Program Proper

The first speaker was the young Mara Cepeda who regaled the mostly young audience with her Rappler experiences. Mara mostly gave a sort of recap lesson on what journalism should be, its approaches, and how to respond to it. Listening to Mara was like listening to a college journalism teacher, so the younger crowd responded well, while the older crowd was just listening raptly.

Jeff Canoy was very corporate all the way, again regaling the young audience with just how hard it is to be a journalist especially with someone like him covering the natural disaster beat. He mostly demonstrated how his mother company benefits well from using digital age technology that has virtually made the two- or three-man camera team into a one-man multi-tasking team. Jeff showed three videos, one pertaining to his use of existing CCTV cameras to make a story on the flooding in Iligan City during Typhoon Sendong, another showing how they used Go Pro technology in their coverage of the recent Black Nazarene procession, and his one-man coverage of a male professional pole dancer in the U.S.

Ed Lingao was his usual funny self, asking the audience questions such as, “why do you want to be a journalist?” and “where do you get your news?” before launching into his talk. He shared his frustration at people, even professionals, getting their news from social media sites which are almost totally unreliable. He offers his dismay at mainstream media being labeled as corrupt, biased, and producers of fake news, though he offers that there is some truth to this, but it doesn’t cover everyone. It seems that because of this, ordinary netizens have taken it upon themselves to label themselves as “media” just because they are posting on social media.

Ed advises that to be a real journalist you need to go back to the roots of “reading” books. It’s far different from reading from Google searches and social media because often what is found on the internet are just “snippets” of the whole story. Because of technology and the internet, everyone seems to feel like an “expert” since everything is at the click of the fingertips. He cautions that to be an “expert” especially in media entails hard work. He also shares that there’s really nothing wrong with being “biased” so long as that bias works to seek out the truth.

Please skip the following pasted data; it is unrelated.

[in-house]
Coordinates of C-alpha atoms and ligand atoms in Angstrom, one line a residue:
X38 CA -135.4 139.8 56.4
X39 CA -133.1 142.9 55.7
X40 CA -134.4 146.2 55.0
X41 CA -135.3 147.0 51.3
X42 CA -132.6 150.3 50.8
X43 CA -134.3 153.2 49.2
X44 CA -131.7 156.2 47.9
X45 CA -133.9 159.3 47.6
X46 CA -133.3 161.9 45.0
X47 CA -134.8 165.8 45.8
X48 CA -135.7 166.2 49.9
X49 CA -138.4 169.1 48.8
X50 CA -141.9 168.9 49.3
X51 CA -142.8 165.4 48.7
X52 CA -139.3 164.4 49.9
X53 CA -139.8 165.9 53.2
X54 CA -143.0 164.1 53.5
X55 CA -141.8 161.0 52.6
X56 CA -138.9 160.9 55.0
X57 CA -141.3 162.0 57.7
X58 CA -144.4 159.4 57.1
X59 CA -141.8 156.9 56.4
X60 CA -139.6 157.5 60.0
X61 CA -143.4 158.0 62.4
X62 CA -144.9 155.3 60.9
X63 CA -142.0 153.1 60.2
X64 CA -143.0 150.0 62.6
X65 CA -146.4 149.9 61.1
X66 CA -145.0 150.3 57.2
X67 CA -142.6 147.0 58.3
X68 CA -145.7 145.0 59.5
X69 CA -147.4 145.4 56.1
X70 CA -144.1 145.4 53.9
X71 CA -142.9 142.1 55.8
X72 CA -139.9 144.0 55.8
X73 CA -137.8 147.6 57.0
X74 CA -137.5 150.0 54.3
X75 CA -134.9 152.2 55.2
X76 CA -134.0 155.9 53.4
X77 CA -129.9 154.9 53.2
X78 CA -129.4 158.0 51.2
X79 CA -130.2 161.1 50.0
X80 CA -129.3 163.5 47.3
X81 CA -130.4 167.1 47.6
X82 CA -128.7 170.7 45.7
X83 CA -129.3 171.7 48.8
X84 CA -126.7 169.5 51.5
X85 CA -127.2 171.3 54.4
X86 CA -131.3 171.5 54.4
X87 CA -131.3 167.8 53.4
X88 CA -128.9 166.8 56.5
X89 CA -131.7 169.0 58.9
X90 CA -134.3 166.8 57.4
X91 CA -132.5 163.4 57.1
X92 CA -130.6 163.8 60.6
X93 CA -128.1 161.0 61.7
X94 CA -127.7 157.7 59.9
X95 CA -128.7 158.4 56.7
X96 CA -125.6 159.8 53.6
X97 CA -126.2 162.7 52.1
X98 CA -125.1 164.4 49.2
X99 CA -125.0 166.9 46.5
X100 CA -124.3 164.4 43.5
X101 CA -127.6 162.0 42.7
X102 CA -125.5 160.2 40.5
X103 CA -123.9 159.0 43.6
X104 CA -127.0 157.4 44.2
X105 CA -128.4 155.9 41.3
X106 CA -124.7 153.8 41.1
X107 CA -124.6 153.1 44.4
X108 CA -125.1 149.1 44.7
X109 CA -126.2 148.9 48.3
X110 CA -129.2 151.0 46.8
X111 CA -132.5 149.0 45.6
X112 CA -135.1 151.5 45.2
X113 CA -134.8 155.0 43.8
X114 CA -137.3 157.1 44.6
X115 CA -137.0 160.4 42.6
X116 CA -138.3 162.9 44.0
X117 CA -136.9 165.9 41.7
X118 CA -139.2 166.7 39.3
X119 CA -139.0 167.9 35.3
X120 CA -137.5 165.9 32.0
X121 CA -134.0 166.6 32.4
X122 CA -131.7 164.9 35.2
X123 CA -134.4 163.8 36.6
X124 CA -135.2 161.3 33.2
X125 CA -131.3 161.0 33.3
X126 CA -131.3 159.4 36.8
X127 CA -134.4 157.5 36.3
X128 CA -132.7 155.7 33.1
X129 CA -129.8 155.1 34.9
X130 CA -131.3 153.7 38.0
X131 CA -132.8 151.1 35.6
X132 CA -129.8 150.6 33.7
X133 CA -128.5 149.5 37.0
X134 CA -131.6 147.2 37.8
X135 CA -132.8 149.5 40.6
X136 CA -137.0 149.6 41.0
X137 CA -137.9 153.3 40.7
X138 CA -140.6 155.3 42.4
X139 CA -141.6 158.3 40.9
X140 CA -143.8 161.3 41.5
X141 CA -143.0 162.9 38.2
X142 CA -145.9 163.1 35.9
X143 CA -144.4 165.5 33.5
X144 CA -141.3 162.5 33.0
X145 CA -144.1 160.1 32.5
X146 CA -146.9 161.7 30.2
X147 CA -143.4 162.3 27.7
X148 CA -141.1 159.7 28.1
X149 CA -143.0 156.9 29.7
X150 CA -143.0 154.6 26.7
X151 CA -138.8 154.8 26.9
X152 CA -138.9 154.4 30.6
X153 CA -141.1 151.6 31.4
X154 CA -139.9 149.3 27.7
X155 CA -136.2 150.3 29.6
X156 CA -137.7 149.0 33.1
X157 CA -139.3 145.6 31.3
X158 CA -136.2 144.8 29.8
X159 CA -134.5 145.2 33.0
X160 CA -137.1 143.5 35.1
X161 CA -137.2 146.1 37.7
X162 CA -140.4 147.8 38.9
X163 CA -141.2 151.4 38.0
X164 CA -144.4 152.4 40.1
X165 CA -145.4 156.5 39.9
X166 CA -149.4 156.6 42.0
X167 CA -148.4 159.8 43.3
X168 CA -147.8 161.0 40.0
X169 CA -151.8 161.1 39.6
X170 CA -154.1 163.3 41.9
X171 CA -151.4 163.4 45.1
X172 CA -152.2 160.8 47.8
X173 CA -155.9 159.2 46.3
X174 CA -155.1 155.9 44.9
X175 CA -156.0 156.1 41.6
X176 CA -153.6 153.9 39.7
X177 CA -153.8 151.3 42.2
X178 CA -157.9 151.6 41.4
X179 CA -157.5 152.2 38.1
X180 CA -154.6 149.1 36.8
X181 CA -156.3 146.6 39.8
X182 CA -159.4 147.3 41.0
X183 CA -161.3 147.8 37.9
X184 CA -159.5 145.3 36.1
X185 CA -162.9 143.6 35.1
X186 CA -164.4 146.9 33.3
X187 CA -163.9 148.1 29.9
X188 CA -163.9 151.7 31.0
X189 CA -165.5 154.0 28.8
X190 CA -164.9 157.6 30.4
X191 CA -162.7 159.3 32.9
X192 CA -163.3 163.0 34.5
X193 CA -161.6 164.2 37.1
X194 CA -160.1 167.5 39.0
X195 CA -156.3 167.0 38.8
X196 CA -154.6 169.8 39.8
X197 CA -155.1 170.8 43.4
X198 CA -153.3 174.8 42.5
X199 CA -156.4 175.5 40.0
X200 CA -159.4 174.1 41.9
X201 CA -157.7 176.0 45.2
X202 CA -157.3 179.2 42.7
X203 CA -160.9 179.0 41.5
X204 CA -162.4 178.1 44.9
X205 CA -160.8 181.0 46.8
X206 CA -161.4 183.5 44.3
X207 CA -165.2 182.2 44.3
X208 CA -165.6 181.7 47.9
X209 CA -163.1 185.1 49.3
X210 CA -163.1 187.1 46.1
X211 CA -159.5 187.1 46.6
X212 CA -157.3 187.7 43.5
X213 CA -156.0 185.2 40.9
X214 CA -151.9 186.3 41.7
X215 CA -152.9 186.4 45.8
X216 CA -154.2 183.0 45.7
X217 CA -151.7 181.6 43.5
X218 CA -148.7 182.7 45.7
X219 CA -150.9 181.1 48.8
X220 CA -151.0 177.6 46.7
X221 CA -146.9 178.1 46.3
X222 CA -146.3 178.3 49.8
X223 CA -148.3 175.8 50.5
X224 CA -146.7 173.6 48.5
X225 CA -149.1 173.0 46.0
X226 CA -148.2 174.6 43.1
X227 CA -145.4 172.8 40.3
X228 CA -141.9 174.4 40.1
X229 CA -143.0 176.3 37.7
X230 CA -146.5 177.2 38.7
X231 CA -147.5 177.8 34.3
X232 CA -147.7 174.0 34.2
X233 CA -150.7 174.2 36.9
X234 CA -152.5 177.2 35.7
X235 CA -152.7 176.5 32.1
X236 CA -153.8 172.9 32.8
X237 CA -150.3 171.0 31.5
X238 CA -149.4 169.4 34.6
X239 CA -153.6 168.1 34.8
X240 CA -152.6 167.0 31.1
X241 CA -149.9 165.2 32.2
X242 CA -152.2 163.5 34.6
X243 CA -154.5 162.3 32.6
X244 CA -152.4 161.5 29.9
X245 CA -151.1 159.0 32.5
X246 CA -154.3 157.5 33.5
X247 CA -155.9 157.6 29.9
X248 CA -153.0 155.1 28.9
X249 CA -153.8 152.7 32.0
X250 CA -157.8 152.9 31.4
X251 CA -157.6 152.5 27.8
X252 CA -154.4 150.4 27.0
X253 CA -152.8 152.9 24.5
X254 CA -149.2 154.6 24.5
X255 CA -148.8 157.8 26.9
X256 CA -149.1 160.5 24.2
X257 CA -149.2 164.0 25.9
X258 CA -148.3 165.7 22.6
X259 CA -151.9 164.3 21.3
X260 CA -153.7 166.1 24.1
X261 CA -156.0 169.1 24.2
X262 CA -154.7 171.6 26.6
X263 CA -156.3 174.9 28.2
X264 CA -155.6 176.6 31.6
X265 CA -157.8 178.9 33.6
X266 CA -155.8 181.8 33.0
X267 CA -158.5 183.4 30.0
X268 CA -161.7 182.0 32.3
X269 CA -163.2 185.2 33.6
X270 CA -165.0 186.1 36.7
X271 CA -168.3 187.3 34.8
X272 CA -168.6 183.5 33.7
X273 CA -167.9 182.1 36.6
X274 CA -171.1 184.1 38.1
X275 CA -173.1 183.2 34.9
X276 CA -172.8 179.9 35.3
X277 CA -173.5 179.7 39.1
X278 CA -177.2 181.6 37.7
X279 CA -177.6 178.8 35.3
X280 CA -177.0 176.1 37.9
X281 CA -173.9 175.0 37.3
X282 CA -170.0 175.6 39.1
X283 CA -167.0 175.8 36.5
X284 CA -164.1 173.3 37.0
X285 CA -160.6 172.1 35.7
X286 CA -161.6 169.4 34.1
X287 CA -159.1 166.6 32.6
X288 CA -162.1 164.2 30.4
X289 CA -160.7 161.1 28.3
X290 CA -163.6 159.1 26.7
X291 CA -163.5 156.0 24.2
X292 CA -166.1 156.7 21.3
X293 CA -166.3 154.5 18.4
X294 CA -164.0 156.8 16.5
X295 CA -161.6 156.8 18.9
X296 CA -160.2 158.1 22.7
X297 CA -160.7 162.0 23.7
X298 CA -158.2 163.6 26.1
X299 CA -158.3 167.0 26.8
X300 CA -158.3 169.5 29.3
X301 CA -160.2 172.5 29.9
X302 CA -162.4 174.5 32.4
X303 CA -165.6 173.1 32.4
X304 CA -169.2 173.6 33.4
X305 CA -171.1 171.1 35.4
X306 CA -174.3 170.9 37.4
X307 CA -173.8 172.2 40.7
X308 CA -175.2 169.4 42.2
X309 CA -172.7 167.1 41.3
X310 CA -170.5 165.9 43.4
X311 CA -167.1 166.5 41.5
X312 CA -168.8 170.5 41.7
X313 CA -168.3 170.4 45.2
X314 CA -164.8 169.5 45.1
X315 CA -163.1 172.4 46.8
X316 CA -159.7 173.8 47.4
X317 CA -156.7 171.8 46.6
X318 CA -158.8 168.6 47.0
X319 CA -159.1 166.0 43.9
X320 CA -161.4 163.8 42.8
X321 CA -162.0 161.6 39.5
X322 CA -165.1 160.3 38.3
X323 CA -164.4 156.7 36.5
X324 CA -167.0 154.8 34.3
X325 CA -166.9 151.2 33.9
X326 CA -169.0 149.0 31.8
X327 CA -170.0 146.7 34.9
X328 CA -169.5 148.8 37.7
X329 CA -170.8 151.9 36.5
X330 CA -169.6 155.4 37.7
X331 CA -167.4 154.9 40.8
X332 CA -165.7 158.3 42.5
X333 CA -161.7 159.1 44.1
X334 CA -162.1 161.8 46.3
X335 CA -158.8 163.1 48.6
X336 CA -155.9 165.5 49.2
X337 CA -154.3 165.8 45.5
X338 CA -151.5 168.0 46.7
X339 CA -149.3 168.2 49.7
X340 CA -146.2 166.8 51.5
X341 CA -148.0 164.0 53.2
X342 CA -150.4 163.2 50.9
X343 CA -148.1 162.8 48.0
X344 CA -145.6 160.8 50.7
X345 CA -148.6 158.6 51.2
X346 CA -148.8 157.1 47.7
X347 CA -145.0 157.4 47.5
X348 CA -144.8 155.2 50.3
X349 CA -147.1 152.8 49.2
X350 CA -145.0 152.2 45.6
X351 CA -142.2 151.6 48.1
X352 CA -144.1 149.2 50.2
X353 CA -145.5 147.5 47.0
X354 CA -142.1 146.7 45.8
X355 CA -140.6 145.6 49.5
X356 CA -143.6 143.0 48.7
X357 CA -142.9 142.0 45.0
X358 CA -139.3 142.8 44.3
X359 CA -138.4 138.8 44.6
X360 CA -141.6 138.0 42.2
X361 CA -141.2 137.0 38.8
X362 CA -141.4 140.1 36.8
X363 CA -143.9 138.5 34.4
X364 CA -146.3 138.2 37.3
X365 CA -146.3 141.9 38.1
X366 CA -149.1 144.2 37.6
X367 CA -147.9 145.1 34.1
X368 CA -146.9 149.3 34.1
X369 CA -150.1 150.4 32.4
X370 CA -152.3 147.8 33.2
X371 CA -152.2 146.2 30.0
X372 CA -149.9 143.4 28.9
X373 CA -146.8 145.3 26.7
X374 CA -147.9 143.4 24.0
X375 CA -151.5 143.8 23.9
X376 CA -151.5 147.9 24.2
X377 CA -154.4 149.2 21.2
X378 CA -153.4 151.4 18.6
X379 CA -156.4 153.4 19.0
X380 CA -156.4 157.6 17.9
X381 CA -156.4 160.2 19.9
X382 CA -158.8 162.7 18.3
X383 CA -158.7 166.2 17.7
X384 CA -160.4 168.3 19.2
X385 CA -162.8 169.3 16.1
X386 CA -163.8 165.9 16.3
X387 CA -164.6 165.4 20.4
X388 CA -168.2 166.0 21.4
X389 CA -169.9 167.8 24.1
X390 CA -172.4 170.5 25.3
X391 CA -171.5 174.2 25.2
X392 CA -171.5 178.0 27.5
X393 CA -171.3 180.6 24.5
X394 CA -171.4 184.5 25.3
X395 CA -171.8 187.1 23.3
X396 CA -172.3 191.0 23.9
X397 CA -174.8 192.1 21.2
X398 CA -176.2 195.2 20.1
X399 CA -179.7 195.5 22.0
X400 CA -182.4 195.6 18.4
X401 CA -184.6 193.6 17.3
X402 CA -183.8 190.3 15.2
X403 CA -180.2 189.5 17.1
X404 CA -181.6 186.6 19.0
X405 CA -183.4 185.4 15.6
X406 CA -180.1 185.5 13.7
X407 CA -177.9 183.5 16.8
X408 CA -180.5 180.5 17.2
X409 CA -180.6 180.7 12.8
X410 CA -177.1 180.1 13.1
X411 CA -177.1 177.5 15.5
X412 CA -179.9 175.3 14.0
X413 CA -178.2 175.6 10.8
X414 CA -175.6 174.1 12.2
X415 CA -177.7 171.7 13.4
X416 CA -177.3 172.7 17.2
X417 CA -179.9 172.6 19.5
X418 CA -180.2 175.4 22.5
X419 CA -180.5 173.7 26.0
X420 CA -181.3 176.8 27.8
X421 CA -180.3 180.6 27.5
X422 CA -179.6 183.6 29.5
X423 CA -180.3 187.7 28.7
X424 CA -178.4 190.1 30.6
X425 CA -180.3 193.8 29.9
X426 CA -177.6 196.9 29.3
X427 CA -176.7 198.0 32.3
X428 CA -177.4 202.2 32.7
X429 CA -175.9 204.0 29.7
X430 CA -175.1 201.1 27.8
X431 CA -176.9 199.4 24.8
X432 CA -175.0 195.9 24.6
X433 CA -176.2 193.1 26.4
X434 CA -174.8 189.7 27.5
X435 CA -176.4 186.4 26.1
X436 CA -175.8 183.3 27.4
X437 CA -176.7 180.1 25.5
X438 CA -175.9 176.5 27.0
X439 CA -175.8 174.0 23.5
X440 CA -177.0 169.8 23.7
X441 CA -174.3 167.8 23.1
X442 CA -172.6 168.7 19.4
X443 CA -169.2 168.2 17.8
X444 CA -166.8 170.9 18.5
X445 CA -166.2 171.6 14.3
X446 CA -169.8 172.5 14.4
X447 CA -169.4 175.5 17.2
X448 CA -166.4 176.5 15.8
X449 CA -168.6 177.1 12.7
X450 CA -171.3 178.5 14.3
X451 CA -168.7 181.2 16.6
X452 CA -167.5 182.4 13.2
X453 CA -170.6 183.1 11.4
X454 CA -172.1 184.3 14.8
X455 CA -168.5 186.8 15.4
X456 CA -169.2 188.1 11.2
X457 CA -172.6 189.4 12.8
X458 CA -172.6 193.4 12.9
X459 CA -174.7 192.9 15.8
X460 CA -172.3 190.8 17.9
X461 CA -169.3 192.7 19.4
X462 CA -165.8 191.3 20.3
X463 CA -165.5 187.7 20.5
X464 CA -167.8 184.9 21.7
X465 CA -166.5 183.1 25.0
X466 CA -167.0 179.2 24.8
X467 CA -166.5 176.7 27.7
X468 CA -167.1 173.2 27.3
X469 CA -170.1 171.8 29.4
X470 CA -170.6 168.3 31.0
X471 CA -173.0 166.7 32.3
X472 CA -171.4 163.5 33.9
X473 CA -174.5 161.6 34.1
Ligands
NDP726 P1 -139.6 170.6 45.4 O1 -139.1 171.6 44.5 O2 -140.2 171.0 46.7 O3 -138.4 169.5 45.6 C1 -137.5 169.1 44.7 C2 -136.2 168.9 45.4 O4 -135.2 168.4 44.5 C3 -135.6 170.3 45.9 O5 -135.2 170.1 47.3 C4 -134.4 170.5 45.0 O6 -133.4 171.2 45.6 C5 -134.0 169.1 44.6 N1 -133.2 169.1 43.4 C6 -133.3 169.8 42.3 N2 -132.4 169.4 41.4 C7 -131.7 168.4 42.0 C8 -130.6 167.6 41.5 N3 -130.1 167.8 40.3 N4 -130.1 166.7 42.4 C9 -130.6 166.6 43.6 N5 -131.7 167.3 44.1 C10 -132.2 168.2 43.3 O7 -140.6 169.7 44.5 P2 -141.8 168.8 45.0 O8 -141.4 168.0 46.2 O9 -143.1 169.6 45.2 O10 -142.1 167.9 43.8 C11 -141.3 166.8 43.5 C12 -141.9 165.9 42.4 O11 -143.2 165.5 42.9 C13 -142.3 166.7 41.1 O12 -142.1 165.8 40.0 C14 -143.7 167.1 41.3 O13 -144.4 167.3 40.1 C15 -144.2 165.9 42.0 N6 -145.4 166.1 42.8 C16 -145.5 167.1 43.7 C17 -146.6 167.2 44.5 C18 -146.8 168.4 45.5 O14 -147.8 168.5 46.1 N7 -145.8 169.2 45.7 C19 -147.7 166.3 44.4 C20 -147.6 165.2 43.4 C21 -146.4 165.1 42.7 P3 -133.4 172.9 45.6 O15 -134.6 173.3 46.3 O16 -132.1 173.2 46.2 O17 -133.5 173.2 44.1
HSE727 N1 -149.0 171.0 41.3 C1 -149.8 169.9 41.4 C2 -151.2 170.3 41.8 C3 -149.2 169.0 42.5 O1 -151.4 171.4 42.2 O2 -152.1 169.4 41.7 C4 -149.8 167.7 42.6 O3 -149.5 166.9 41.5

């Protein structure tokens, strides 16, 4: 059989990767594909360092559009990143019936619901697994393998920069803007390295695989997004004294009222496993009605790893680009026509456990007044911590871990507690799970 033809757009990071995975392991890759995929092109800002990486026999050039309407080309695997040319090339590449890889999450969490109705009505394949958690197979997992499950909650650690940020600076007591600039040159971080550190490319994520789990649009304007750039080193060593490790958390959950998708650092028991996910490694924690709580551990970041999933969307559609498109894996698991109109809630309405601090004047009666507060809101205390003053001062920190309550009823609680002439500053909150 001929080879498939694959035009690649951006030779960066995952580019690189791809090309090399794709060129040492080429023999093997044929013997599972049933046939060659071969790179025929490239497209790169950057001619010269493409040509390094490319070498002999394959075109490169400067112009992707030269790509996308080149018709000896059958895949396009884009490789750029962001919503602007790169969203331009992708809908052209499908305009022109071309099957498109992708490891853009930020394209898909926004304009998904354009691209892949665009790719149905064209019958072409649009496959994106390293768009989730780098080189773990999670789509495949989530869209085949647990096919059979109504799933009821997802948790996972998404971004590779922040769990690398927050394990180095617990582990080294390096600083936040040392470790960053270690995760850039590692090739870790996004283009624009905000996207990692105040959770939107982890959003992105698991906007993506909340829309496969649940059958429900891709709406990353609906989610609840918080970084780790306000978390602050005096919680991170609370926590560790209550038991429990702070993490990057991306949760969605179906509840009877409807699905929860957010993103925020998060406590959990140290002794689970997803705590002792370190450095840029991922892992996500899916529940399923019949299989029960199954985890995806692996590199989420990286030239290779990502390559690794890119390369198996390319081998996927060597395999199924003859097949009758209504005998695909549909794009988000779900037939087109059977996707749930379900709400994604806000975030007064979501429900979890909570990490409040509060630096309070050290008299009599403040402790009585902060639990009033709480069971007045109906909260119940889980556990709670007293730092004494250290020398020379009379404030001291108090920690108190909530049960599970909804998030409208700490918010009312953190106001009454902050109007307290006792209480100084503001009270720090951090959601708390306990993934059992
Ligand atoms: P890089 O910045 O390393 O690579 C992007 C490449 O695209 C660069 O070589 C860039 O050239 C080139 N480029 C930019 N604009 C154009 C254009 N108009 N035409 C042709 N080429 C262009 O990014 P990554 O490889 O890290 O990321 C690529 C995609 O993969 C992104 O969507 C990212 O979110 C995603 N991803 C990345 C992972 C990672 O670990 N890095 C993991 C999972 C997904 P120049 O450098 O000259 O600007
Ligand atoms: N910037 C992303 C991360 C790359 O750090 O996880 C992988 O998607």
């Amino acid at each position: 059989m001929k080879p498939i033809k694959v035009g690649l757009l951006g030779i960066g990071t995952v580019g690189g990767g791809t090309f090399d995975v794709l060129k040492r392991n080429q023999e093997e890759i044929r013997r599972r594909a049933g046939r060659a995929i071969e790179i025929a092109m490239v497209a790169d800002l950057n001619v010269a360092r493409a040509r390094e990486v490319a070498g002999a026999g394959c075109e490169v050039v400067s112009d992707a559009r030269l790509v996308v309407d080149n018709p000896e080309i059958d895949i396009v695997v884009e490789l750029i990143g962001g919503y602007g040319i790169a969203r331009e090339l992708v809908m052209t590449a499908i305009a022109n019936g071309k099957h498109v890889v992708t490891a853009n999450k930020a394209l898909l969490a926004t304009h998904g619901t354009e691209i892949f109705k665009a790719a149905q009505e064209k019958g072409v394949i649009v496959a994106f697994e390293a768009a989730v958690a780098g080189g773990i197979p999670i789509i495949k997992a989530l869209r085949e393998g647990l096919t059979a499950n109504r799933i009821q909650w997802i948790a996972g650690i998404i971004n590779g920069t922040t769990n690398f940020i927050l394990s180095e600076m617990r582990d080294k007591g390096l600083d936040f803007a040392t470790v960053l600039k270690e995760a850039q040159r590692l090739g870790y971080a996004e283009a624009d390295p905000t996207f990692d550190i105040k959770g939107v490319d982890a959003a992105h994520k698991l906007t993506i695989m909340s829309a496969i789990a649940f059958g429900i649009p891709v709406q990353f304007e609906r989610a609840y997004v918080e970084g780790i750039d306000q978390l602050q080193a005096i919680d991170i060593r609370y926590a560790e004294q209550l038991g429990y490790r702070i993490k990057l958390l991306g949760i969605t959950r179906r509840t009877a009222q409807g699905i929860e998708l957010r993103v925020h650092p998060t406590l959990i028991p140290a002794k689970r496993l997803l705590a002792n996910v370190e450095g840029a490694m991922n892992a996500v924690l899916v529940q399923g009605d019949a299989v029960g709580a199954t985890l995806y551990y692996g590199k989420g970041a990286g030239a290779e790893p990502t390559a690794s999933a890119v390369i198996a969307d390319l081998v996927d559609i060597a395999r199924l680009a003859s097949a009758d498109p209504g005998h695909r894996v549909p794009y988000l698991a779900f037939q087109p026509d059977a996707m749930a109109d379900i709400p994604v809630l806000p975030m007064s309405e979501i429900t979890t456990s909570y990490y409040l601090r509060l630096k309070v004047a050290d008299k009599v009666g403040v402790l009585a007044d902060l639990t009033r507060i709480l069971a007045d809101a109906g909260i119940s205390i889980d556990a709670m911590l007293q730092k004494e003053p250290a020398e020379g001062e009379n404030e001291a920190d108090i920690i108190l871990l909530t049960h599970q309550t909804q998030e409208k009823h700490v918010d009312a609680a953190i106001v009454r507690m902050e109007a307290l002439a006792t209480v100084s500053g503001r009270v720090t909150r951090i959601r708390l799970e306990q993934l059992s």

To be biased is to be critical, and being critical is the first job of a journalist in seeking out the truth. Ed claims that without bias a reported is little more than a court stenographer, or worse, a PR mouthpiece for an organization. For potential journalists, aside from the lessons of the five “W’s” and one “H,” Ed also offers the lesson of MA-PA-Weh: Malay ko means that you don’t know anything and it’s your job to find out from reliable sources; Pakialam ko means that you need to find out because you care about the issue; Weeehh, totoo? Means that you need to scrutinize the issue more to verify that the source is reliable.

Leave a Comment